1. Impact of Bone Marrow Radiation Dose on Acute Hematologic Toxicity in Cervical Cancer: Principal Component Analysis on High Dimensional Data

    International Nuclear Information System (INIS)

    Yun Liang; Messer, Karen; Rose, Brent S.; Lewis, John H.; Jiang, Steve B.; Yashar, Catheryn M.; Mundt, Arno J.; Mell, Loren K.

    2010-01-01

    Purpose: To study the effects of increasing pelvic bone marrow (BM) radiation dose on acute hematologic toxicity in patients undergoing chemoradiotherapy, using a novel modeling approach to preserve the local spatial dose information. Methods and Materials: The study included 37 cervical cancer patients treated with concurrent weekly cisplatin and pelvic radiation therapy. The white blood cell count nadir during treatment was used as the indicator for acute hematologic toxicity. Pelvic BM radiation dose distributions were standardized across patients by registering the pelvic BM volumes to a common template, followed by dose remapping using deformable image registration, resulting in a dose array. Principal component (PC) analysis was applied to the dose array, and the significant eigenvectors were identified by linear regression on the PCs. The coefficients for PC regression and significant eigenvectors were represented in three dimensions to identify critical BM subregions where dose accumulation is associated with hematologic toxicity. Results: We identified five PCs associated with acute hematologic toxicity. PC analysis regression modeling explained a high proportion of the variation in acute hematologicity (adjusted R 2 , 0.49). Three-dimensional rendering of a linear combination of the significant eigenvectors revealed patterns consistent with anatomical distributions of hematopoietically active BM. Conclusions: We have developed a novel approach that preserves spatial dose information to model effects of radiation dose on toxicity, which may be useful in optimizing radiation techniques to avoid critical subregions of normal tissues. Further validation of this approach in a large cohort is ongoing.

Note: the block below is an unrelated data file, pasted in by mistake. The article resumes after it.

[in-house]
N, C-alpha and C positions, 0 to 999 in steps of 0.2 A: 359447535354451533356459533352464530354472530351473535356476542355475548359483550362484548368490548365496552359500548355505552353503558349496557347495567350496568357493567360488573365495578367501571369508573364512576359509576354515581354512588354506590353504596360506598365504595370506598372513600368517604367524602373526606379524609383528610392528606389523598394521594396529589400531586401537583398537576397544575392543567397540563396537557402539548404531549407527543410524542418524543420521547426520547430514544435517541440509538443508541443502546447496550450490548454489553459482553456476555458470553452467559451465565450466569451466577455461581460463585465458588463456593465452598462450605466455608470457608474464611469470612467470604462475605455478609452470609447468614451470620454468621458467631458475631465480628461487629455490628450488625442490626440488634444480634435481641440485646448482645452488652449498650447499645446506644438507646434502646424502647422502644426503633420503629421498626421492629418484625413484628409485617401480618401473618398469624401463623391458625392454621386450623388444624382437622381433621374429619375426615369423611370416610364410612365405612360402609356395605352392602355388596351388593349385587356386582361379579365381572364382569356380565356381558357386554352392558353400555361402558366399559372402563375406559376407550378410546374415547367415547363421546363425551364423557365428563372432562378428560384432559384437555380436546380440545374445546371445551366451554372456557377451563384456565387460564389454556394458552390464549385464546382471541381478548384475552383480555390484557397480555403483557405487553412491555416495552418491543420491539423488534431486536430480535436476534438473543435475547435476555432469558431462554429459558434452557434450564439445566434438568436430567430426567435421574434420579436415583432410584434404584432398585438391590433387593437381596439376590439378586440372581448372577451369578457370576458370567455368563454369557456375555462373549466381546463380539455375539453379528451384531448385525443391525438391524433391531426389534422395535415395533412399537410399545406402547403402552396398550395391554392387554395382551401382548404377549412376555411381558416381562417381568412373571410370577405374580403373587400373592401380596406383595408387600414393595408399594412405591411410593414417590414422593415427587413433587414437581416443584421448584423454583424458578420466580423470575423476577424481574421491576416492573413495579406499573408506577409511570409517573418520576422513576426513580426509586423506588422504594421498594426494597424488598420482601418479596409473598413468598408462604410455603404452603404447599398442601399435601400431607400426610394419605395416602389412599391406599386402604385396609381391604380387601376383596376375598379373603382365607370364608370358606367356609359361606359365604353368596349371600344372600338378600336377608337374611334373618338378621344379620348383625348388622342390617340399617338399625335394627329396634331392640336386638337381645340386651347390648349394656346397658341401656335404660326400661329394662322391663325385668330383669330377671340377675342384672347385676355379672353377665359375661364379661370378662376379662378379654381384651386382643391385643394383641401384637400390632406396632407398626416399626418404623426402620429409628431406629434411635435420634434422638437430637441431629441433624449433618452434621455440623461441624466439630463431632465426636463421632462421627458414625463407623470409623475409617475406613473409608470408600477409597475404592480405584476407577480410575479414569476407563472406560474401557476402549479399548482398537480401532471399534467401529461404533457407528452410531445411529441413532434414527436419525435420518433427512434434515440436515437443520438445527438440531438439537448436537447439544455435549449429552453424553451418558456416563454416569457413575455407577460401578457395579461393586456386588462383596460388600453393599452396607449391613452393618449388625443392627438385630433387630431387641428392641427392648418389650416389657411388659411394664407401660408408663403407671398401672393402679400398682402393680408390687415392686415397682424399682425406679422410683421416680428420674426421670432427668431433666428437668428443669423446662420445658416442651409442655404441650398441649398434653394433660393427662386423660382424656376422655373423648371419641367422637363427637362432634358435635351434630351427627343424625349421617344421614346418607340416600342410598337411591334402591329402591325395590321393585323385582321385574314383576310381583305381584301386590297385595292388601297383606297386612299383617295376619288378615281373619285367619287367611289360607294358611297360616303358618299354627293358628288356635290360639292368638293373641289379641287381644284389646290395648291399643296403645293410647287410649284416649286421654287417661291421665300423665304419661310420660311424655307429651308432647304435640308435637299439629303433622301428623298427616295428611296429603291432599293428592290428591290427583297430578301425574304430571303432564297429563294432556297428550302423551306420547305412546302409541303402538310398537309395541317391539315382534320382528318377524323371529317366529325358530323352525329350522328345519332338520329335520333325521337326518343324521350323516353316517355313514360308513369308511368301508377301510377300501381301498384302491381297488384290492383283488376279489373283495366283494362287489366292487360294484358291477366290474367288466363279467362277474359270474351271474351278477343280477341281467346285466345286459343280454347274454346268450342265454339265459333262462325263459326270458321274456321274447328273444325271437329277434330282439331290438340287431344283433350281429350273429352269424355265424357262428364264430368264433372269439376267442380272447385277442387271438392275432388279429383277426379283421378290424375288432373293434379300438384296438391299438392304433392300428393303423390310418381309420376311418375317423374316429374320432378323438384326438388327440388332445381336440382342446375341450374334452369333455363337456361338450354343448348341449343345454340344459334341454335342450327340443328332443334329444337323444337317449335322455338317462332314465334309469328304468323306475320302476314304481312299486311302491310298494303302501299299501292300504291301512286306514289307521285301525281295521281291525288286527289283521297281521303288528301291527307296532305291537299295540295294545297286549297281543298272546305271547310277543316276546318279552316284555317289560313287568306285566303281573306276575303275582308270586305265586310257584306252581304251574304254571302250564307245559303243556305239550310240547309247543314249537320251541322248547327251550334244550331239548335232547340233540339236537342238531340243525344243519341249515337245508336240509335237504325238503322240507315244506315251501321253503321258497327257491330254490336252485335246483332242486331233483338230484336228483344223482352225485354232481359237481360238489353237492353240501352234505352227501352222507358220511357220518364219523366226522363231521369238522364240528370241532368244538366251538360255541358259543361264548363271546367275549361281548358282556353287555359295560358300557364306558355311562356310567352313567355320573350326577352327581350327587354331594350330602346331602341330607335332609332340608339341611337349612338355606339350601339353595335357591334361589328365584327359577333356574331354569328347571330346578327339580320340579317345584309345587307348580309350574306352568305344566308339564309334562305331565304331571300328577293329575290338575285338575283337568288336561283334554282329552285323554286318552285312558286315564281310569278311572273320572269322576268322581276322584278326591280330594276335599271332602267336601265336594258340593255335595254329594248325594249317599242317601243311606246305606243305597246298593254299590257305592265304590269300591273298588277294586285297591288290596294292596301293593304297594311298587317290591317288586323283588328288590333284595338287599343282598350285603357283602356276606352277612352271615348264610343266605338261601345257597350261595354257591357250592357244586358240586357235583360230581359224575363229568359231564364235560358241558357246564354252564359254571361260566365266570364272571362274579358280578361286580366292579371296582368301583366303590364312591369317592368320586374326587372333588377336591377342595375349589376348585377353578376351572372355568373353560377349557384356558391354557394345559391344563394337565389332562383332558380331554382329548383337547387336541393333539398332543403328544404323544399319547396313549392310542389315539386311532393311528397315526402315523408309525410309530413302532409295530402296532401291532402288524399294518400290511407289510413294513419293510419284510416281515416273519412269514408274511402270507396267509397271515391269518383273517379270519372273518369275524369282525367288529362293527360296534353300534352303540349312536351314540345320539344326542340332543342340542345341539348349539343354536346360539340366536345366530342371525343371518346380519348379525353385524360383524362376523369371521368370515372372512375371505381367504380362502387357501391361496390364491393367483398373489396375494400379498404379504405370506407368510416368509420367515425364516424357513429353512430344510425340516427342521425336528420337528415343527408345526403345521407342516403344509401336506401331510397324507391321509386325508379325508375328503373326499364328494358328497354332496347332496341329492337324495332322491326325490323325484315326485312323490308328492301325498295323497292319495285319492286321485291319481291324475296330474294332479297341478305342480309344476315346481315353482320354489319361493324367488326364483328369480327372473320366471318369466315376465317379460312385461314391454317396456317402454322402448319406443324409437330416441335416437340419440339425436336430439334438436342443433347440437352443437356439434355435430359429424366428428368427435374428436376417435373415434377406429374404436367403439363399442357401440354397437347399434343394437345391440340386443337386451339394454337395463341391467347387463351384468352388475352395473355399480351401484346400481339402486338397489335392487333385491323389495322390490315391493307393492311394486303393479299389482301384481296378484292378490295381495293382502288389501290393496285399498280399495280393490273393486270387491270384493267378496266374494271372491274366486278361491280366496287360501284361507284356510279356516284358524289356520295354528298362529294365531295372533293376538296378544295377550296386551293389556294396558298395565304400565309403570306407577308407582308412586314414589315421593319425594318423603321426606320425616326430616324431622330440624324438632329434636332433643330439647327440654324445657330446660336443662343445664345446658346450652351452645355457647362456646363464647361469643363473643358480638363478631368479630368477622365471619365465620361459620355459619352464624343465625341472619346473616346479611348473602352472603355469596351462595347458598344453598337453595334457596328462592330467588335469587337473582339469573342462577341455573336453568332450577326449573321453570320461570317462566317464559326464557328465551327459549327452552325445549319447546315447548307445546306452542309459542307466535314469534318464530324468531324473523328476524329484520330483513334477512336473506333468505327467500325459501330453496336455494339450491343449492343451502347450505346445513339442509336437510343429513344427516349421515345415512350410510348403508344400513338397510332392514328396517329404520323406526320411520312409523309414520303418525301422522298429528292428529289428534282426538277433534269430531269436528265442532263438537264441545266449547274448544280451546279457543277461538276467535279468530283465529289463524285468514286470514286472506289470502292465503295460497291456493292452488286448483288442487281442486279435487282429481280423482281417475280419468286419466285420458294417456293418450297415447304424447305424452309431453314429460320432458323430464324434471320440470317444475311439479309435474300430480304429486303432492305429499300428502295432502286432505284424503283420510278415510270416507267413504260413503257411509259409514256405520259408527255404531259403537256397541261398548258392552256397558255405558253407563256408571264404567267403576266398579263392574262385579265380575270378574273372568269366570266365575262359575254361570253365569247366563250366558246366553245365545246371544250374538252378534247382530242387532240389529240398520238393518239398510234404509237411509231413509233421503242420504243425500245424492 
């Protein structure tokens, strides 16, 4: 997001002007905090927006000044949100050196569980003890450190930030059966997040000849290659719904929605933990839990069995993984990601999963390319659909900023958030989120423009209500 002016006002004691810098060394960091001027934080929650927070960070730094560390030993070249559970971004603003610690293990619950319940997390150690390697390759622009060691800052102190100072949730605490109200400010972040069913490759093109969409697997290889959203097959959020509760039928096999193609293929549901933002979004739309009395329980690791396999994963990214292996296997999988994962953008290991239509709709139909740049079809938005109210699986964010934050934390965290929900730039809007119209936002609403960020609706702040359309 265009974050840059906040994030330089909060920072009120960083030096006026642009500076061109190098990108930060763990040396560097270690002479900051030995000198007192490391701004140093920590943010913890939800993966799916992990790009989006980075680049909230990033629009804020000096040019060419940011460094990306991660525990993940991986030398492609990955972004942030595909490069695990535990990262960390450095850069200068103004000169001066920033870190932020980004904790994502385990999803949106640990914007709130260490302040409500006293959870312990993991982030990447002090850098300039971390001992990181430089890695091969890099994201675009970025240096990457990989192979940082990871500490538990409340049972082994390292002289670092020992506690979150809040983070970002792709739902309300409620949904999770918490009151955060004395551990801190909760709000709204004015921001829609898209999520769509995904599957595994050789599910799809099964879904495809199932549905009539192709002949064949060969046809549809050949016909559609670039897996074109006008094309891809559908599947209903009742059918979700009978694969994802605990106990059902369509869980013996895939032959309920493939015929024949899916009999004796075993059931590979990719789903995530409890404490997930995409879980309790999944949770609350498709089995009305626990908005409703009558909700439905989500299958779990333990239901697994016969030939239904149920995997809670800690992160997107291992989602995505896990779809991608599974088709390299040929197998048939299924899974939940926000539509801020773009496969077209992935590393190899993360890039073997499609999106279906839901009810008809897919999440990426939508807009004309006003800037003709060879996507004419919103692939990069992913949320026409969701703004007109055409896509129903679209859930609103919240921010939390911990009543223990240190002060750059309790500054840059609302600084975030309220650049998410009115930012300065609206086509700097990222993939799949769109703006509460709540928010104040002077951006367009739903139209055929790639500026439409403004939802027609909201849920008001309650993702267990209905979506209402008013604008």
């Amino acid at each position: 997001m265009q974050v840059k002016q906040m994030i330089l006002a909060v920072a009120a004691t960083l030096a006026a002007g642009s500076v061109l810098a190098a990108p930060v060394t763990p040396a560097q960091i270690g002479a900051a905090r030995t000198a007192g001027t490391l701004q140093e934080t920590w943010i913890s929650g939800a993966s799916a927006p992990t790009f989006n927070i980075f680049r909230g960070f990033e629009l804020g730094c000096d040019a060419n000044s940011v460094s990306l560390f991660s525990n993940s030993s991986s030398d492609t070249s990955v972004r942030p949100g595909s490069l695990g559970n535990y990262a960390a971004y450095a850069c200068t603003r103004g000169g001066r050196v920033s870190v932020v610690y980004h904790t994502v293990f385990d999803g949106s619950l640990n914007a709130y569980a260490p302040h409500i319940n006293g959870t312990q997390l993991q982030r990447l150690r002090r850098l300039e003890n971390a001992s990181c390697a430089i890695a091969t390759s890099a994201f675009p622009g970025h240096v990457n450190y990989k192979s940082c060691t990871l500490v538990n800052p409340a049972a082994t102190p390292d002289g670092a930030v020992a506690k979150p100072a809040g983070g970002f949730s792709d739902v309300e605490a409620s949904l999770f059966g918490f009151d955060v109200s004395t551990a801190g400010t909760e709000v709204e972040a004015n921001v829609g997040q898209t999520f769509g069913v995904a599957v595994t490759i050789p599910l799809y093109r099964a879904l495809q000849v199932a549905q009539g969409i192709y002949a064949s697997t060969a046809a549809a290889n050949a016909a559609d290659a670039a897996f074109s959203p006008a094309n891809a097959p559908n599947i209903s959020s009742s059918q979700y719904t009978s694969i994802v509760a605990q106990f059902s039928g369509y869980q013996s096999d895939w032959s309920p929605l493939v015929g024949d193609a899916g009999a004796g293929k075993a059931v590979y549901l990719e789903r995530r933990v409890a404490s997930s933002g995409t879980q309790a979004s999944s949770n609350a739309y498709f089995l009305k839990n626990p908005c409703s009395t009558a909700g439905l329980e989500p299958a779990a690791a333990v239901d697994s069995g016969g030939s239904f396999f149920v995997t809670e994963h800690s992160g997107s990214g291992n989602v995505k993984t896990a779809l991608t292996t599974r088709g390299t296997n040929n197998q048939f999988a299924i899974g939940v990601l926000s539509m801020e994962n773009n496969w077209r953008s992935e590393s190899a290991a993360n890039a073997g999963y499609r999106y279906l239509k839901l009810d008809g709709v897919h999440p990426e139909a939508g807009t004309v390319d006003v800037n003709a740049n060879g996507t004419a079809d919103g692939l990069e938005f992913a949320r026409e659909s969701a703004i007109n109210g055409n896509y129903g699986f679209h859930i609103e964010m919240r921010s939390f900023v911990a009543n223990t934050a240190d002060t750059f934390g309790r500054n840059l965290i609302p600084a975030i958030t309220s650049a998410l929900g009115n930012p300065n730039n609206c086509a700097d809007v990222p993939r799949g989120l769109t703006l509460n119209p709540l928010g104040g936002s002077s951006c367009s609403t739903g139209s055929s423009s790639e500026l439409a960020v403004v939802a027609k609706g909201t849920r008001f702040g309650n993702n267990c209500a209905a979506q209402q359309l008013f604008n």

2. Marrow toxicity of fractionated vs. single dose total body irradiation is identical in a canine model

    International Nuclear Information System (INIS)

    Storb, R.; Raff, R.F.; Graham, T.; Appelbaum, F.R.; Deeg, H.J.; Schuening, F.G.; Shulman, H.; Pepe, M.

    1993-01-01